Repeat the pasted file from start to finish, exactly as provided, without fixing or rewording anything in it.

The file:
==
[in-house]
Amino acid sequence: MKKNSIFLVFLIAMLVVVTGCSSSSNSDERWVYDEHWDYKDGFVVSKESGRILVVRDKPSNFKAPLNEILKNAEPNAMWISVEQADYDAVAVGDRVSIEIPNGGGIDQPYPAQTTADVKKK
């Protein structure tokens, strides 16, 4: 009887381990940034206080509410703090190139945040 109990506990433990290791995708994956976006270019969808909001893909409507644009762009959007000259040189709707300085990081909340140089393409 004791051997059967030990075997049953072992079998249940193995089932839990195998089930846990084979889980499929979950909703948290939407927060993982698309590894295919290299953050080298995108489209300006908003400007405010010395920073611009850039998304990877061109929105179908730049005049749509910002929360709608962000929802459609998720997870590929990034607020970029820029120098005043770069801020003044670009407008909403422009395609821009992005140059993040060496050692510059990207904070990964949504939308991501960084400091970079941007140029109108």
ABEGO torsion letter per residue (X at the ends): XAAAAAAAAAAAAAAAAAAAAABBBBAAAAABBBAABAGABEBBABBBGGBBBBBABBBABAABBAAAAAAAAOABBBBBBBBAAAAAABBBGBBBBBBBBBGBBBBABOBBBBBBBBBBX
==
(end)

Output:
[in-house]
Amino acid sequence: MKKNSIFLVFLIAMLVVVTGCSSSSNSDERWVYDEHWDYKDGFVVSKESGRILVVRDKPSNFKAPLNEILKNAEPNAMWISVEQADYDAVAVGDRVSIEIPNGGGIDQPYPAQTTADVKKK
């Protein structure tokens, strides 16, 4: 009887381990940034206080509410703090190139945040 109990506990433990290791995708994956976006270019969808909001893909409507644009762009959007000259040189709707300085990081909340140089393409 004791051997059967030990075997049953072992079998249940193995089932839990195998089930846990084979889980499929979950909703948290939407927060993982698309590894295919290299953050080298995108489209300006908003400007405010010395920073611009850039998304990877061109929105179908730049005049749509910002929360709608962000929802459609998720997870590929990034607020970029820029120098005043770069801020003044670009407008909403422009395609821009992005140059993040060496050692510059990207904070990964949504939308991501960084400091970079941007140029109108």
ABEGO torsion letter per residue (X at the ends): XAAAAAAAAAAAAAAAAAAAAABBBBAAAAABBBAABAGABEBBABBBGGBBBBBABBBABAABBAAAAAAAAOABBBBBBBBAAAAAABBBGBBBBBBBBBGBBBBABOBBBBBBBBBBX